Why Buying A Bond Is Like Marrying Tiger Woods

Written By
Paul Tracy
Updated January 16, 2021

Celebrities divorce at twice the rate of us mere mortals, according to a report by The Marriage Foundation.

That's probably to be expected when so many of them tie the knot after knowing each other for approximately 10 minutes; but often, celebrity divorces are also the result of brazen affairs with housekeepers, directors, co-stars or, in some cases it seems, anybody who walks down the street.

These broken promises -- to love and honor -- can be very expensive for luminaries: Mel Gibson reportedly forked over $425 million to Robyn Gibson after she found out he had a girlfriend and a love child, Arnold Schwarzenegger allegedly paid Maria Shriver at least $250 million after she found out he had a son with the maid, and Elin Nordegren went back to Sweden with a reported $750 million after her divorce from golfing icon Tiger Woods.

The moral of the story is that breaking promises gets expensive, and that rule applies in the business world, too -- especially when companies borrow money.

Here are some terms you need to know to understand those promises and what happens when they're broken.

Indenture Agreement

An indenture agreement is a formal contract between a bond issuer (the borrower) and bondholders (the lenders). It's like a prenuptial agreement: It sets forth the details of all the terms and conditions of the bonds, such as the exact day of their maturity, the timing of the interest payments and how they are calculated, as well as the details of any special features. It also sets forth rules about how the issuer can and can't manage its money.

These rules are called covenants.

Covenants

A covenant is a solemn promise. There are two primary types of covenants.

Operational covenants often require borrowers to maintain their physical assets to certain standards, meet minimum disclosure requirements, engage only in permissible business lines or maintain a certain level of insurance.

Financial covenants are frequently ratios that the borrower is required to stay above or below (a 2:1 debt-to-equity ratio or interest coverage ratio, for example), but there are usually also restrictions on debt levels and minimum working capital requirements. Financial covenants usually limit the borrower’s purchase of new assets, changes in control, the use of the borrowed funds, and the payment of dividends (so that shareholders cannot vote to pay themselves huge dividends, leaving nothing for the creditors). Some may also limit officer compensation packages.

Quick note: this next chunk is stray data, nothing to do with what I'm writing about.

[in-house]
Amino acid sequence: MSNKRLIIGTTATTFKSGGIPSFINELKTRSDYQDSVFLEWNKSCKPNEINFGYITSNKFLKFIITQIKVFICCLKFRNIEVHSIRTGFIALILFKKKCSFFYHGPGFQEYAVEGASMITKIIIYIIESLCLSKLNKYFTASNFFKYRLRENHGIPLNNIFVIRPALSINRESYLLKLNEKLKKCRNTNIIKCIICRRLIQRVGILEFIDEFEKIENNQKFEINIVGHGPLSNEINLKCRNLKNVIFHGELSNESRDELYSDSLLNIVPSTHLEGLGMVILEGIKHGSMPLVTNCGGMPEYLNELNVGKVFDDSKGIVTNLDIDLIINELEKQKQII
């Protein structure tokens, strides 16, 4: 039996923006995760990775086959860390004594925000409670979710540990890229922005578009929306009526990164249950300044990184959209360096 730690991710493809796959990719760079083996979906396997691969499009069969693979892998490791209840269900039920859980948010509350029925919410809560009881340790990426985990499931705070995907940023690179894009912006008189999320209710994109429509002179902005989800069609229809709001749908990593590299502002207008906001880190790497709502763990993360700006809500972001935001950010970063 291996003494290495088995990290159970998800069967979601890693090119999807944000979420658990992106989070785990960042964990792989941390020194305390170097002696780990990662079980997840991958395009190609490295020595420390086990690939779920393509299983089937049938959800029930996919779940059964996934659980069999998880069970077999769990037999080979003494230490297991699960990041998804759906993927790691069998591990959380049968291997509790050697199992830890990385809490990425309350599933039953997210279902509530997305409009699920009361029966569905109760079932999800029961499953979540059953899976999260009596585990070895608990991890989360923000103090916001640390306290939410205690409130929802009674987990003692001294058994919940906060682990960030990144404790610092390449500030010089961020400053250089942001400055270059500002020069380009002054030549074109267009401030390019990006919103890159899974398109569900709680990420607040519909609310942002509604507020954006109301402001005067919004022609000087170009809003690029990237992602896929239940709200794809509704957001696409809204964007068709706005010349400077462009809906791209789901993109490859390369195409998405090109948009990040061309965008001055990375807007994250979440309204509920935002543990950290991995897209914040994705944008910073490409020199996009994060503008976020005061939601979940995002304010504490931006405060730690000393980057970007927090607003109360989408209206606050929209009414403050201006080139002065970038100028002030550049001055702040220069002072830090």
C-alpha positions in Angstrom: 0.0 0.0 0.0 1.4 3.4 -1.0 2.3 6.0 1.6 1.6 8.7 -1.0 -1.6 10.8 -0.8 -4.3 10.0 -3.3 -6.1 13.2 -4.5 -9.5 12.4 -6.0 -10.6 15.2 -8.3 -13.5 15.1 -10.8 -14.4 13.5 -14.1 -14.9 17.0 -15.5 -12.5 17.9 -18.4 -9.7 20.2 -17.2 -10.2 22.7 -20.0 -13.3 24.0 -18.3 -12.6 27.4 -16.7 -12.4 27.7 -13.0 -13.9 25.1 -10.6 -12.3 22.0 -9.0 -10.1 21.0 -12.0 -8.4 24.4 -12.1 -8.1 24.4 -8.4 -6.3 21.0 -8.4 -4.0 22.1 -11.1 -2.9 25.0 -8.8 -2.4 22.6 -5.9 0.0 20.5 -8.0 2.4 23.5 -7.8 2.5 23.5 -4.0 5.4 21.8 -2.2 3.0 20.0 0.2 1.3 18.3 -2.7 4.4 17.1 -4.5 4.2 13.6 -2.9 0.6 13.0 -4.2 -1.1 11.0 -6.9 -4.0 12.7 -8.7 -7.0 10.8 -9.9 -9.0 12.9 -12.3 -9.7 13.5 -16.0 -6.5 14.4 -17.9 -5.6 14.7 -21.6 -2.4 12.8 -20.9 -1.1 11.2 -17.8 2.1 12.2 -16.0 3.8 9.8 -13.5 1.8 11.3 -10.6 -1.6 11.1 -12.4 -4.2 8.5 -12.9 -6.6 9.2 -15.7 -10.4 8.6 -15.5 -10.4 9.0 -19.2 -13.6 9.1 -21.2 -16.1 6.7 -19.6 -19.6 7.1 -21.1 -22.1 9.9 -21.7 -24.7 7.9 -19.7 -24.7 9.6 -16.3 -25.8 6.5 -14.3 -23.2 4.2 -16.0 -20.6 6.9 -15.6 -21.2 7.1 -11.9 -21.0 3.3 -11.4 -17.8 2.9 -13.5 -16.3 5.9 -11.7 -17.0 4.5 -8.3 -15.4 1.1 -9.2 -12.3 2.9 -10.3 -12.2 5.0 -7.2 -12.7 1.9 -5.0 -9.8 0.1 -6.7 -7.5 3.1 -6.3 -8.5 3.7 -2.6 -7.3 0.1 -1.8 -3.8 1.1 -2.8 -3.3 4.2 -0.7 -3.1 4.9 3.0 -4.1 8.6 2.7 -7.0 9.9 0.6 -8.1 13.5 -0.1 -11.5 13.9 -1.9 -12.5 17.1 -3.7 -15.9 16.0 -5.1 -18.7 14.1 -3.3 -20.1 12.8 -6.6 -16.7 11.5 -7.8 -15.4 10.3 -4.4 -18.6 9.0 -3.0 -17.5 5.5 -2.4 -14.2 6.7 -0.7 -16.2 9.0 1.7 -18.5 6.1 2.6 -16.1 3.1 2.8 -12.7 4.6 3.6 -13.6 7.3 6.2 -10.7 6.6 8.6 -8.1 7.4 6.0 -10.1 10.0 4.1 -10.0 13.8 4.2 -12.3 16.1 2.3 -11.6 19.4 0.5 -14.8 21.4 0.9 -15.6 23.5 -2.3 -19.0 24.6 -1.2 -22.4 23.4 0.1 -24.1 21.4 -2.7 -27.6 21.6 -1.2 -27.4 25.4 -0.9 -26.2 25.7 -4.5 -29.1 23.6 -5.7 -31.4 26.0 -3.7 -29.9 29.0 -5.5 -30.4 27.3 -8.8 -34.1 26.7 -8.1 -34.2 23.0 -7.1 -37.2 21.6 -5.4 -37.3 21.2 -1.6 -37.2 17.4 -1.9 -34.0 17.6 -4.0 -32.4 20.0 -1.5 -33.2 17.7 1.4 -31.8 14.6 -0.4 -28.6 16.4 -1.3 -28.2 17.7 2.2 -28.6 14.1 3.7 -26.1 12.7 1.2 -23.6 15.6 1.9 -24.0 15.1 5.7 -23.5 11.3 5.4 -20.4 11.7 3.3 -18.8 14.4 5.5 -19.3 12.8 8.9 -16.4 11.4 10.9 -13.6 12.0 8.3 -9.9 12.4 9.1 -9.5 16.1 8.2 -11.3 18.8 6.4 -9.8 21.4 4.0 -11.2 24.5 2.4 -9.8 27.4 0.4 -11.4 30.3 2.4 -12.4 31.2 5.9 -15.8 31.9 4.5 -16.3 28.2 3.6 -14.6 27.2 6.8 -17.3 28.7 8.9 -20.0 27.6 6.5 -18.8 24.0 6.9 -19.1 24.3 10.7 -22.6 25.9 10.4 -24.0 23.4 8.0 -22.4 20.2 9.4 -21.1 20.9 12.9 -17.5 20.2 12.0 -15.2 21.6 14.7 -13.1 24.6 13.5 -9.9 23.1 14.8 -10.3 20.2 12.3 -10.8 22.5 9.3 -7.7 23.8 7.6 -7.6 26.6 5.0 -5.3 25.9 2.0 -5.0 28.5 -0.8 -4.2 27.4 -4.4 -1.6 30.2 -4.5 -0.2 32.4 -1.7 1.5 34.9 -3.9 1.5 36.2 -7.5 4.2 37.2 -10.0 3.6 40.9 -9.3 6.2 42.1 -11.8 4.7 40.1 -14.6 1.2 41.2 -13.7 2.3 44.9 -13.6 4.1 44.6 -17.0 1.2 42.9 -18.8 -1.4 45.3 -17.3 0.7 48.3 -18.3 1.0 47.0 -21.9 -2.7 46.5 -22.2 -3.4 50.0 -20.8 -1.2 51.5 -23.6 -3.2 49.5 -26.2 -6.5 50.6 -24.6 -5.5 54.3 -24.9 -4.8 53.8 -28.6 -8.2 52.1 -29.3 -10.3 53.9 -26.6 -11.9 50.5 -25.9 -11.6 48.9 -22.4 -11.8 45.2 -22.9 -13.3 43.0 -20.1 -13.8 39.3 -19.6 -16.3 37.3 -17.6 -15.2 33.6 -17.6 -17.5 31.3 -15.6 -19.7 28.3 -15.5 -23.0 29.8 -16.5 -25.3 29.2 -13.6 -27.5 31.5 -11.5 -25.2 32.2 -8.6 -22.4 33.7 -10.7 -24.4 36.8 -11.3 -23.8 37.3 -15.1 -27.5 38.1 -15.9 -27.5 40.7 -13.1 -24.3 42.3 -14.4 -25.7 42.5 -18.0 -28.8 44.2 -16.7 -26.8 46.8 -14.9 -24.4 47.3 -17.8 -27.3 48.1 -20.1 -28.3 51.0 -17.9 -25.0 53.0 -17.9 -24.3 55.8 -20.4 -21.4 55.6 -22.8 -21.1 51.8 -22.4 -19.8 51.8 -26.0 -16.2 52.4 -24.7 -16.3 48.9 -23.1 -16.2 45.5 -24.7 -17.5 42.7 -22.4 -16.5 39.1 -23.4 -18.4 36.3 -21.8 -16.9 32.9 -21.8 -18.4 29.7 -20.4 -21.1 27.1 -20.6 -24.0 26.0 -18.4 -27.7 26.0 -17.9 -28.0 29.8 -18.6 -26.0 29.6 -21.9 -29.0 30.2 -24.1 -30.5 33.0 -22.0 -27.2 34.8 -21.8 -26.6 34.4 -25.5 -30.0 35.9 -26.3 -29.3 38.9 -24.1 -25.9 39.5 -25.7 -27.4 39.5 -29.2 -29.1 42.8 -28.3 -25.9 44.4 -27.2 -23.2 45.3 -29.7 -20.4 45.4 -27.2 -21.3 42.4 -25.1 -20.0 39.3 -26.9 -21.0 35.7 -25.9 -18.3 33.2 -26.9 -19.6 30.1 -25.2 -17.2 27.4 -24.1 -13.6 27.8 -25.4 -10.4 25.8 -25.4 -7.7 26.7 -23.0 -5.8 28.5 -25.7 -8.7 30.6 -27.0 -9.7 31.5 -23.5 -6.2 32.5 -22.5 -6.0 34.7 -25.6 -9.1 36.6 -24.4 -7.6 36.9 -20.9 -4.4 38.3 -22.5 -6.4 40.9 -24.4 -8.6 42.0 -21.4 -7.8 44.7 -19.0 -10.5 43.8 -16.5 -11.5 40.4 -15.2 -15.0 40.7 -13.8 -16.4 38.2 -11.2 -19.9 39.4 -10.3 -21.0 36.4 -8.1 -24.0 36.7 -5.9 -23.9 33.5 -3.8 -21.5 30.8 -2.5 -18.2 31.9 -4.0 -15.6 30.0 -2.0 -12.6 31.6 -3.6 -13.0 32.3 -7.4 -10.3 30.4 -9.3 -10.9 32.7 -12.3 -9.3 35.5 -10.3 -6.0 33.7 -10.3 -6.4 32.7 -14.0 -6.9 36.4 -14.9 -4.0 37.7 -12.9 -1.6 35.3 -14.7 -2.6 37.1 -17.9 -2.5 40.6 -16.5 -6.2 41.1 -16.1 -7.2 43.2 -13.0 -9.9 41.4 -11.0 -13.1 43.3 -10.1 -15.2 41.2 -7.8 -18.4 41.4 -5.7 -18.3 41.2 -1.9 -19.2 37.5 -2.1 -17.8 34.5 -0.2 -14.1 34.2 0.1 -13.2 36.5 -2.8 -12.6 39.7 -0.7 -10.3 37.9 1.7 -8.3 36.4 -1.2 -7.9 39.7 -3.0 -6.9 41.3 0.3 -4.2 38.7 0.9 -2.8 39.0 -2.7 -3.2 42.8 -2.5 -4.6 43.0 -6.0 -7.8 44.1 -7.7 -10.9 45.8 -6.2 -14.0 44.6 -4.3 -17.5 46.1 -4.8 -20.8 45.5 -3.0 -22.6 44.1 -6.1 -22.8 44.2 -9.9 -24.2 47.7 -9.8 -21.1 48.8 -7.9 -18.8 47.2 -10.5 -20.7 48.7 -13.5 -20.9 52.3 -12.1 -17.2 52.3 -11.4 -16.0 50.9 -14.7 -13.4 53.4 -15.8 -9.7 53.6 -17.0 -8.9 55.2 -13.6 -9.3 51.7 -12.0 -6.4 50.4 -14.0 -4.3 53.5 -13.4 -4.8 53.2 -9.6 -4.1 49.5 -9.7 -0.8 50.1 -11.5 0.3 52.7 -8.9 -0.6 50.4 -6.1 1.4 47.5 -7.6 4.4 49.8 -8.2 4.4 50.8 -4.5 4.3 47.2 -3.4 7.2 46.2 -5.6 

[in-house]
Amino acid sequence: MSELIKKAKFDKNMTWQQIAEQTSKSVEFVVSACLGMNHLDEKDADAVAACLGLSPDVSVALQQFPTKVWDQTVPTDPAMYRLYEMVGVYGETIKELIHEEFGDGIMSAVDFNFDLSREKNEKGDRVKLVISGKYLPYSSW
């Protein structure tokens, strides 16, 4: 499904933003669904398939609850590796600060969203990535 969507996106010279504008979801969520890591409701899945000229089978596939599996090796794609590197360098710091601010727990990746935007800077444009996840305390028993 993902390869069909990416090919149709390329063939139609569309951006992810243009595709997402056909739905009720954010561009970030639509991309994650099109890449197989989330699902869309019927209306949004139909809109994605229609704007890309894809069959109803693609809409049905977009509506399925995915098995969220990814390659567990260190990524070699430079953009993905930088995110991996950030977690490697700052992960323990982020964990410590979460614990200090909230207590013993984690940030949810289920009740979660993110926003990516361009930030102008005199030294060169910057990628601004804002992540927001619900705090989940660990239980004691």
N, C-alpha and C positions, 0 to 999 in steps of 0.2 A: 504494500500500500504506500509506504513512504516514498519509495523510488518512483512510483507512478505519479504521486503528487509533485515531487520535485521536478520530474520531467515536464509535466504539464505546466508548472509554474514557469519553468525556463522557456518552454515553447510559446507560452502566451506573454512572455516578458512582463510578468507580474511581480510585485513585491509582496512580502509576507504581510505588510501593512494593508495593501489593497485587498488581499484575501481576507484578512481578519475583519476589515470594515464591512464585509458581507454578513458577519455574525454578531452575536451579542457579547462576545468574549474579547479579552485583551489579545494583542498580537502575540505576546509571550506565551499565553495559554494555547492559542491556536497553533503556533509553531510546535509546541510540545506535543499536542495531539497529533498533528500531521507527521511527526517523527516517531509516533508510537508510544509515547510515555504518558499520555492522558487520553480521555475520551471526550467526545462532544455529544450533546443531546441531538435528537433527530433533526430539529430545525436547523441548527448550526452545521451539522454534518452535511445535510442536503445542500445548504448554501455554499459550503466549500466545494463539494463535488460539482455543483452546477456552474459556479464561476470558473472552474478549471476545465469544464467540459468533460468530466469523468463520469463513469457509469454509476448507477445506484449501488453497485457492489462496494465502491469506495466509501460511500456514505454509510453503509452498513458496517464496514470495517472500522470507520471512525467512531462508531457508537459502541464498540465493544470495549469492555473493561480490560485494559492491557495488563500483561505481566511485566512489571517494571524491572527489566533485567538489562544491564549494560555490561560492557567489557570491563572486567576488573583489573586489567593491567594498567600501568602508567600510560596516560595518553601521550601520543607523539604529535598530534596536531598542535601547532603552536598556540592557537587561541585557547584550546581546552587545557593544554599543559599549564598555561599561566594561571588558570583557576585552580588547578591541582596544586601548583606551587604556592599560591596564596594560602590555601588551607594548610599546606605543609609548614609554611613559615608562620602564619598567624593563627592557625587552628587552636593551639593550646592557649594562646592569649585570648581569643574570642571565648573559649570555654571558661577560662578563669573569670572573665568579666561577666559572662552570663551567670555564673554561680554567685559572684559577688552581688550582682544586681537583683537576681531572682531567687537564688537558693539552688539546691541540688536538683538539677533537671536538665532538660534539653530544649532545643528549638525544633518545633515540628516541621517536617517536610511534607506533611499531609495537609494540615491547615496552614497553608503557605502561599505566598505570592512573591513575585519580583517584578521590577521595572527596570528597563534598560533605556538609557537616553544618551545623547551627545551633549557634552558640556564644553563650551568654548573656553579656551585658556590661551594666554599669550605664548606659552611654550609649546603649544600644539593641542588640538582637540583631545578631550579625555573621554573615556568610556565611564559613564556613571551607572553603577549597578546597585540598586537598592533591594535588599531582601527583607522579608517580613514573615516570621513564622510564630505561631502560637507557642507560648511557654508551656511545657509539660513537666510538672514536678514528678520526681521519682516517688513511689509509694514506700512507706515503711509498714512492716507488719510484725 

The indenture agreement provides detailed formulas for calculating the ratios and limits on covenants.

Why do lenders attach covenants to bond issues and loans? To make sure the borrower operates in a financially prudent manner that most ensures it will repay the debt. In other words, the lender wants to make sure the company isn't going to blow its cash and stiff everyone.

You can understand, then, why lenders like to put as many tight covenants on a borrower as they can. That's why borrowers usually negotiate the most flexible covenants they can. Their argument is that they want the freedom to make decisions and take risks that might ultimately benefit the lenders and the shareholders.

Default

Violating a covenant can trigger a technical default. This means that even though the borrower is making payments on time, it's not operating within the agreed-upon guidelines and is thus increasing the risk of nonpayment in the eyes of the lender or bondholders.

Technical default is a very bad thing. Often borrowers have a certain amount of time to remedy (or "cure") the technical default (for example, the borrower must lower its debt-to-equity ratio within 30 days), but technical defaults often lower the borrower’s credit rating and stock price.

If the borrower doesn't cure by the deadline, the lenders usually have the right to call the loan -- that is, make the borrower repay all of the debt immediately. This is also a very bad thing. If the borrower can't make that big payment (which is not unusual), then the lender gets to seize the collateral or even the borrower's inventory or bank accounts.

Ratings agencies such as Moody's and Standard & Poor's research and analyze companies in an effort to measure their default risk on a particular security. The result of their work is credit ratings that investors can track and compare with other issuers.

The Investing Answer: Promises can be hard to keep, especially when that cute blonde is winking at you, but that doesn't mean promises don't have to be kept.

The next time you buy a bond, get a copy of the indenture agreement and read it. You'll see just how much room a company has to flirt.

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